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Despite stalled growth in China, Brazil and Russia, a wave of newly middle-class travelers from the BRICs and beyond will start visiting international destinations in the coming decades — dwarfing the numbers we’ve seen thus far.
The fight for good employees is really good for employees when it comes to wages.
Orlando’s tourism job market is growing faster than at almost any time in the past 10 years.
The number of leisure and hospitality jobs jumped by 5.5 percent during the past 12 months, according to new state and federal employment data. The area gained 12,200 tourism positions — one of the biggest year-over-year gains in a decade.
About 233,500 people now work in leisure and hospitality, making it the biggest employment sector in Metro Orlando. The industry, which includes hotels, restaurants, theme parks and other attractions, accounts for more than 21 percent of all jobs in the region.
Employers are finding they have to work harder to find people.
Last week, Job News Orlando hosted a job fair targeting the tourism industry, and it featured key players such as Walt Disney World, Universal Orlando and Hilton Grand Vacations trying to fill more than 1,000 jobs.
More than 1,000 people turned out to apply for jobs as servers, housekeepers, bus drivers, security officers and sales agents.
“There’s a lot more competition today,” said Aimee Brun, Hilton Grand’s senior manager of talent acquisition. “They [candidates] can be more selective now.”
The job numbers for leisure and hospitality reflect the strength — and resiliency — of Florida’s tourism industry.
The state just posted its best second-quarter visitor numbers in history, according to Visit Florida, the state’s chief tourism marketing agency. The agency says about 24 million people came to the state, an increase of 3 percent over the same period last year.
In the first quarter of 2014, Florida attracted 26.6 million visitors, putting the state at just over 50 million for the first half of the year. Gov. Rick Scott has set a goal of attracting 100 million tourists to the Sunshine State this year.
“A thriving tourism industry is vital to growing jobs,” Scott said in a statement this week. “And today’s report that Florida has experienced another record quarter for visitation is great news for Florida families.”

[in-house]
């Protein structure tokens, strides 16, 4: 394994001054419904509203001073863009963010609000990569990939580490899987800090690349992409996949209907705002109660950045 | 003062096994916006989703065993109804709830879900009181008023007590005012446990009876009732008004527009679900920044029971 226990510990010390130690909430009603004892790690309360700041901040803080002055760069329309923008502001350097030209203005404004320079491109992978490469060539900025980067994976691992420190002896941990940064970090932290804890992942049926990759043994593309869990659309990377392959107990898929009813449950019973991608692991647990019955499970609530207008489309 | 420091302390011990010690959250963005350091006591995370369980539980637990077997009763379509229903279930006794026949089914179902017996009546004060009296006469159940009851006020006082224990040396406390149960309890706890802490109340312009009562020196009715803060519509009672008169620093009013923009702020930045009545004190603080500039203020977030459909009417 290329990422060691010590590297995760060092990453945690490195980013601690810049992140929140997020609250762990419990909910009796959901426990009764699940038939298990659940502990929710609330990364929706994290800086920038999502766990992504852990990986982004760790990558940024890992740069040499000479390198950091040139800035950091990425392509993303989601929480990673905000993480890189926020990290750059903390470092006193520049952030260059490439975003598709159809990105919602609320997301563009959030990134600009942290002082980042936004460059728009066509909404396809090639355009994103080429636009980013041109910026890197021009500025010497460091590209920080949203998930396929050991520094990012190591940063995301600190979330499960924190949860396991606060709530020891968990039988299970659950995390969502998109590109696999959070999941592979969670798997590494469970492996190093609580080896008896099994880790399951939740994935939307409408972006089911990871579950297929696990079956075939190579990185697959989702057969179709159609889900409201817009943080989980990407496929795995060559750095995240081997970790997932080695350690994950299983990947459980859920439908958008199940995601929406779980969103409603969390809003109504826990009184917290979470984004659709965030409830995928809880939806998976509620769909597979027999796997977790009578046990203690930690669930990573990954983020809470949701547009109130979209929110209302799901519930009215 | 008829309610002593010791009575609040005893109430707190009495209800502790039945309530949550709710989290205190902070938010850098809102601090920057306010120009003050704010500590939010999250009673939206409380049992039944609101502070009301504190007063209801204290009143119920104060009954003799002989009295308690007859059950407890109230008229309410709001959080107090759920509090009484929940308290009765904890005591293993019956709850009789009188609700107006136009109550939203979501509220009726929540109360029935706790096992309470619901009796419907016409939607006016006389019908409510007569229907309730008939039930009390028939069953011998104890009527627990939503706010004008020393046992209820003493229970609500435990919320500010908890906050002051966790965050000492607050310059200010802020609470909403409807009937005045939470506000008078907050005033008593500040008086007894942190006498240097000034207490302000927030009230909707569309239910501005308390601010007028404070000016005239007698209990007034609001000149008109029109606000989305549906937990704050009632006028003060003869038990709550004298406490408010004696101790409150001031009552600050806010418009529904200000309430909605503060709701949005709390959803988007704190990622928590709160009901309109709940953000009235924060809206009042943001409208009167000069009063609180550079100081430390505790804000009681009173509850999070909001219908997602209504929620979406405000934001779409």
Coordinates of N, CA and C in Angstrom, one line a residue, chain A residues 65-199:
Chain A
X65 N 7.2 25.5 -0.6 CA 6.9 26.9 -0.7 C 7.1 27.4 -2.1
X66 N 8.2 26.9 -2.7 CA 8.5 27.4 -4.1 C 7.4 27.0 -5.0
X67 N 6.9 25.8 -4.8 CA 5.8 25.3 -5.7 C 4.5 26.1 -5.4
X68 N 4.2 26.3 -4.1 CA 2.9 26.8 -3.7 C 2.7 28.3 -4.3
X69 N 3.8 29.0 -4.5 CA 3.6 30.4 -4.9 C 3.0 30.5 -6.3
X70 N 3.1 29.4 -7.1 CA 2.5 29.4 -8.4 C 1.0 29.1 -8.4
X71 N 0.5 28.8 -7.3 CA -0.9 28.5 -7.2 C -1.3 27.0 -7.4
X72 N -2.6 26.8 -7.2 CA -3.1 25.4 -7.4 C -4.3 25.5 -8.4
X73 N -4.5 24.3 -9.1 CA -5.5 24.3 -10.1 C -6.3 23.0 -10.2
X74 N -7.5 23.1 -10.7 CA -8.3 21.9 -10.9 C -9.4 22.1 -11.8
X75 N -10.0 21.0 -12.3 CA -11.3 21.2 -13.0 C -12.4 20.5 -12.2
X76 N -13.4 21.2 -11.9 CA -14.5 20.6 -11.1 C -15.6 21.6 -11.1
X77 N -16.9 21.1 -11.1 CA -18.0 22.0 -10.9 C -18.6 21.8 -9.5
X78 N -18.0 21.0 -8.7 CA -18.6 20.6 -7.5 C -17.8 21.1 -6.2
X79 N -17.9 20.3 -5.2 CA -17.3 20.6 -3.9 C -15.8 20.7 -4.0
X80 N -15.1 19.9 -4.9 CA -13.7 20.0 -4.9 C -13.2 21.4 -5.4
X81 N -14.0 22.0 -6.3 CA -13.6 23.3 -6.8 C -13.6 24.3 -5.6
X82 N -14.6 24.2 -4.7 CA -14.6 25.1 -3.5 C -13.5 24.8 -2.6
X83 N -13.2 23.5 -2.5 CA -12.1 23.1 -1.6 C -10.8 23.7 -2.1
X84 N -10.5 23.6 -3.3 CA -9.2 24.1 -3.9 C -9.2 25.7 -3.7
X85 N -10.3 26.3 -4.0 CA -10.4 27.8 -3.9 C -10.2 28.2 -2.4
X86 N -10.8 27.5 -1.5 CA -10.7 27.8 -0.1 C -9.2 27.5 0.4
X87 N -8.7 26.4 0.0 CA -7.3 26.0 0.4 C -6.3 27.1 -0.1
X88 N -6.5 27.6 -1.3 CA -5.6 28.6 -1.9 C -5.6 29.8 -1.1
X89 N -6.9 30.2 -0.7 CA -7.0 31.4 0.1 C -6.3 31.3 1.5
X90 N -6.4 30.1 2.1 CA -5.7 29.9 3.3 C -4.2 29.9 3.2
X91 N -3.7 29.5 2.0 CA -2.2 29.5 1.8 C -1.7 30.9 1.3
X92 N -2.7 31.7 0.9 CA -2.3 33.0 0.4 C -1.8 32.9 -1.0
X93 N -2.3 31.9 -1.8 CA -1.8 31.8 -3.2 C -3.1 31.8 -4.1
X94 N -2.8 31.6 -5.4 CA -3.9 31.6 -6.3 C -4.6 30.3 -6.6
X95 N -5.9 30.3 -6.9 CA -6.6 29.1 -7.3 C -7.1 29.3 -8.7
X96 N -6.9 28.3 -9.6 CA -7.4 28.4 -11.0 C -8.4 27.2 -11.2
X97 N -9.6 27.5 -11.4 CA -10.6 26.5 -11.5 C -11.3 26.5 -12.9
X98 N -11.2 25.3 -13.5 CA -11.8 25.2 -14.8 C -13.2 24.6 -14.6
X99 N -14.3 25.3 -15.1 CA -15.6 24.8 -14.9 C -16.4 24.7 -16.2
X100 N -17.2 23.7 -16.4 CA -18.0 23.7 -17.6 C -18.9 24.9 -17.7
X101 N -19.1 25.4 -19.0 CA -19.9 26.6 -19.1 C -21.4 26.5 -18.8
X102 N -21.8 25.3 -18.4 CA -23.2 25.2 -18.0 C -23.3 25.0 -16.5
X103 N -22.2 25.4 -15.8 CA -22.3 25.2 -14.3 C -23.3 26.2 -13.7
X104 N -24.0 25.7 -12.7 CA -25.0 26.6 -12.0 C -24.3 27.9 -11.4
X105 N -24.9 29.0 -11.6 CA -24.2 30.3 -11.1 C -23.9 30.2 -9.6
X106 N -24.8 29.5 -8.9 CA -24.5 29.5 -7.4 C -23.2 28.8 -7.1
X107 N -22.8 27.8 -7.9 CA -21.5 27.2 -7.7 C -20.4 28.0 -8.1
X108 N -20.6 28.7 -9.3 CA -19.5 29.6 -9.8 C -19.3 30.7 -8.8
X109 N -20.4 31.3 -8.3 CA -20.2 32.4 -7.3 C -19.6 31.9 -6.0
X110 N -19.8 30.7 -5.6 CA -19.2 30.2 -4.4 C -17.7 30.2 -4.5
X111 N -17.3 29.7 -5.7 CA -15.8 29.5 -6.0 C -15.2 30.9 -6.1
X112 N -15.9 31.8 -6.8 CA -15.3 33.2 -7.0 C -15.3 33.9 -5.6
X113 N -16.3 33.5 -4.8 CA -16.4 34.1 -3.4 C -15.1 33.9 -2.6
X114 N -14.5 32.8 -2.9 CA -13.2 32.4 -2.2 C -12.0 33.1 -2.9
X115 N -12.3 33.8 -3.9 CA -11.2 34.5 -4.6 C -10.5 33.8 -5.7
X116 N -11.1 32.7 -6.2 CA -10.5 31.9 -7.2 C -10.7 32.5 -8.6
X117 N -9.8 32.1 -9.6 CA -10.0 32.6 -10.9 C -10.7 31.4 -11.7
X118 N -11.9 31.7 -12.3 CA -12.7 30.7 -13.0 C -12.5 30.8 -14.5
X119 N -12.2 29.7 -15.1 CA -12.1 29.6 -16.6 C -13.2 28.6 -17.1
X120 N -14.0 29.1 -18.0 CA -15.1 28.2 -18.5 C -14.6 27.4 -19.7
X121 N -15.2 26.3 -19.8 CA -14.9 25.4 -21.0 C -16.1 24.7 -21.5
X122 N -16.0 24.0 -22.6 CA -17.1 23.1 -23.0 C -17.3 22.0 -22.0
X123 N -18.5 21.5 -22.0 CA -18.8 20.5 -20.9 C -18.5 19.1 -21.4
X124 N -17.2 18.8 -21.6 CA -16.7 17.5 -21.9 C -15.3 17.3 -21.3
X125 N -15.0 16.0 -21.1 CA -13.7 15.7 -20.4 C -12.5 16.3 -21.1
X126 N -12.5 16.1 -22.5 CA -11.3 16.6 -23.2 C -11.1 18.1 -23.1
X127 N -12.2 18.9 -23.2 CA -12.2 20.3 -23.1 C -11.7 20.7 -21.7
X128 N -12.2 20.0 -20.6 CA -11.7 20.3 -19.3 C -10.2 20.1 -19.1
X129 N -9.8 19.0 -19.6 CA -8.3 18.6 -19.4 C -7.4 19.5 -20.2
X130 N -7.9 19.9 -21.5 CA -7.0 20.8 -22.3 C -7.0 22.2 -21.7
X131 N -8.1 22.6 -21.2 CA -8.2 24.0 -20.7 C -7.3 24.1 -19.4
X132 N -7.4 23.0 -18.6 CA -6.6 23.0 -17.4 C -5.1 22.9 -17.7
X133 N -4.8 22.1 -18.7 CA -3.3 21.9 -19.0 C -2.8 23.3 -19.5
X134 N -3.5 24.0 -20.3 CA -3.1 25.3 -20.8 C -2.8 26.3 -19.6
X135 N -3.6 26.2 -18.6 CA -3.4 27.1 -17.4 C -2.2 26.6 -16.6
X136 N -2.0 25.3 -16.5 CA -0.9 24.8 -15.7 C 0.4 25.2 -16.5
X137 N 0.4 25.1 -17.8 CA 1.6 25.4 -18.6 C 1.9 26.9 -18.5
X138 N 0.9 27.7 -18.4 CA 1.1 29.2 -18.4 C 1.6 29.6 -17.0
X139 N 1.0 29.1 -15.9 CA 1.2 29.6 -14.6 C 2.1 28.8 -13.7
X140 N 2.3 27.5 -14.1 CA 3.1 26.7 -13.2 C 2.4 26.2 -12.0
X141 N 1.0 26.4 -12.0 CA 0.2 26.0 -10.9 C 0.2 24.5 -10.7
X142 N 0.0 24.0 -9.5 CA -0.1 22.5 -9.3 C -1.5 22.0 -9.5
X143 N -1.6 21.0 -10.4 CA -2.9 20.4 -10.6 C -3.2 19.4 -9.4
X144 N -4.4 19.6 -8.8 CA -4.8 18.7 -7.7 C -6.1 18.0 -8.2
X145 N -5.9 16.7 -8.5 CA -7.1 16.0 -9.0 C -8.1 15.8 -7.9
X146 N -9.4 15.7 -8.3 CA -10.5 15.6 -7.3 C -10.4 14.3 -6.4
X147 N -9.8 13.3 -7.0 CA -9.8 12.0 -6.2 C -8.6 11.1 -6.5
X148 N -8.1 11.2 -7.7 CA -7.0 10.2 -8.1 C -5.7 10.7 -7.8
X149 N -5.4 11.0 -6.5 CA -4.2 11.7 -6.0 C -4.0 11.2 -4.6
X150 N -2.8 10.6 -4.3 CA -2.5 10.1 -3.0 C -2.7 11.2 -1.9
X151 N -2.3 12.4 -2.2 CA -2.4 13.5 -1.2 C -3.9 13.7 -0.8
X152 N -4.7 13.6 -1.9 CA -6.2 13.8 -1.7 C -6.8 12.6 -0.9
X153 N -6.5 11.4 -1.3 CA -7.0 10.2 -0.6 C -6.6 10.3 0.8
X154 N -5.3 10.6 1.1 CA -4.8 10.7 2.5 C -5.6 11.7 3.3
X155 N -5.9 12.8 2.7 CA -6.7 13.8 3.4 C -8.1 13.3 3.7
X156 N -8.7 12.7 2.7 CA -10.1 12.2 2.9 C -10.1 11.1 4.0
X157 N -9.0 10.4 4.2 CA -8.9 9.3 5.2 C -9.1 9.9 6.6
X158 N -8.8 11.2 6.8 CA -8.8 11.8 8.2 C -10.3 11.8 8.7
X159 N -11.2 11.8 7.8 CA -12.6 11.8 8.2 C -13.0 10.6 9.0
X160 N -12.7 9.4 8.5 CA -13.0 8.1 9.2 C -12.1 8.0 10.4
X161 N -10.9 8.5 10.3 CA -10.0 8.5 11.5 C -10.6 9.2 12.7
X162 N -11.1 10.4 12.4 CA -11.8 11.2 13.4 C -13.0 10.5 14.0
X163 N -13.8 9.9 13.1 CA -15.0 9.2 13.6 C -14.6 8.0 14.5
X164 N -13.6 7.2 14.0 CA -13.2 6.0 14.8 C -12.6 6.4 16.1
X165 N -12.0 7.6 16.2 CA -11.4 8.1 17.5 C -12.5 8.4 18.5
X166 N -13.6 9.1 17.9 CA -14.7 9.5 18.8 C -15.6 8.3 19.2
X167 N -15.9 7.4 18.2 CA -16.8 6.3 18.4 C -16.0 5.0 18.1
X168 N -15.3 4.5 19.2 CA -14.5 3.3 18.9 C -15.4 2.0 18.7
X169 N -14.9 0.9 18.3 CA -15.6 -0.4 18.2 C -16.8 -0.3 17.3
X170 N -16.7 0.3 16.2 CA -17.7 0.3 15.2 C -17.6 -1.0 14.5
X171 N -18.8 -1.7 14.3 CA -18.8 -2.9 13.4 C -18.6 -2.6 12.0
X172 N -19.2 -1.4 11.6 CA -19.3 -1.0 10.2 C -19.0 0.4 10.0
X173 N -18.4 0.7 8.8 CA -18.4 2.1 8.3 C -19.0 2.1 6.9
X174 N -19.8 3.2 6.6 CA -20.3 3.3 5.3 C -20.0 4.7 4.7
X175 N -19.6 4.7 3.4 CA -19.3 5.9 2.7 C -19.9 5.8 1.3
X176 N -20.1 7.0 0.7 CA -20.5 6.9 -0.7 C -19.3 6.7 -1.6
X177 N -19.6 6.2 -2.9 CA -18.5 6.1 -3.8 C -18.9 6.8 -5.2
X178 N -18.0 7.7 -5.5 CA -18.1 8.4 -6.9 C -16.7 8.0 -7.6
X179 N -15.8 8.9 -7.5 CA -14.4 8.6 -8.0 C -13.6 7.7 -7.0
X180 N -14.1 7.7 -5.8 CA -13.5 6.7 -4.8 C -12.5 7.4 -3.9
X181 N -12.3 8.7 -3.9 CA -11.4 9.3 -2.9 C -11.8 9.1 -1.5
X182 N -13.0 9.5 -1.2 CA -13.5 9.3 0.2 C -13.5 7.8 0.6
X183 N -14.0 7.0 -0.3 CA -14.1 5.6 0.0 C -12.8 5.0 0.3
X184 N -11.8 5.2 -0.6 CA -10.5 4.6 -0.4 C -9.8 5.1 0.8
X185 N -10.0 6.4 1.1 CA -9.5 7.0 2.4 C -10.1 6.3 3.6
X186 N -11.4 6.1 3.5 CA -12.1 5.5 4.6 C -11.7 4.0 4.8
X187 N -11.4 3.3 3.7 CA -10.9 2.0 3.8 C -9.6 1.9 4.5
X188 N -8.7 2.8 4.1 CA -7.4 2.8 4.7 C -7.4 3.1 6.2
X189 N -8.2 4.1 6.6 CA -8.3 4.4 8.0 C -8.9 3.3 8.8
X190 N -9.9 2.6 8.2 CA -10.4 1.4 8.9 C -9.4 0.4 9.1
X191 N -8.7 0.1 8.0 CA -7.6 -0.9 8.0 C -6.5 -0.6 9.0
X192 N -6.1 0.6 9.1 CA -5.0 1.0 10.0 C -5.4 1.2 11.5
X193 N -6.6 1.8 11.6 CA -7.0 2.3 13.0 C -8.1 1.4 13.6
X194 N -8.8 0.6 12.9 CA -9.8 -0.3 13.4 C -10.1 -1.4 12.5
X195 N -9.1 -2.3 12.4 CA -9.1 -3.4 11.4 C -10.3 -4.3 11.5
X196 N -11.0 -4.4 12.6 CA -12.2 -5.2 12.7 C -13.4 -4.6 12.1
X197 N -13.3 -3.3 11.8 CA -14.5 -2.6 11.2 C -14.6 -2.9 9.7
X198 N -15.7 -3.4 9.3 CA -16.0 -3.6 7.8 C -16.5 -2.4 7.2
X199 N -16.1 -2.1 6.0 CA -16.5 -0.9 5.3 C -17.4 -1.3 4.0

Growth in leisure and hospitality jobs has been consistent. The industry has posted year-over-year gains in all but one of the past 10 years. The exception was 2008 to 2009 — the depths of the Great Recession — when annual average employment fell from about 200,000 to 190,000.
But the sector rebounded quickly, surpassing prerecession employment levels by 2011.
During the past 12 months, only the construction industry had a bigger growth rate, at 7.4 percent. But that number is not quite as impressive as it might seem. Construction was devastated by the recession, with layoffs claiming half its work force. Working from that smaller base, it has been easier for the industry to post big percentage gains.
The competition for tourism workers may be squeezing employers to boost wages.
In July, Walt Disney World, the region’s biggest private employer, agreed to raise minimum pay for its full-time workers from $8.03 an hour to $10 an hour by 2016. Workers covered by the contract include janitors, housekeepers and bus drivers.
Historically, leisure and hospitality has been the lowest-paying non-agricultural sector in the U.S.
In 2013, Metro Orlando’s 13,000 housekeepers made, on average, $20,550 a year, according to federal data. Its 35,000-plus theme-park attendants and food-prep workers earned less than $19,000.
As the job market has improved, employers have found it harder to fill some positions. During the spring, resorts were poaching employees from competitors, offering signing bonuses and paying a premium for weekend work. Housekeepers, in particular, have been a hot commodity.
“There just aren’t enough to go around,” said Chuck Simikian, Nickelodeon Suites Resorts’ human-resources director.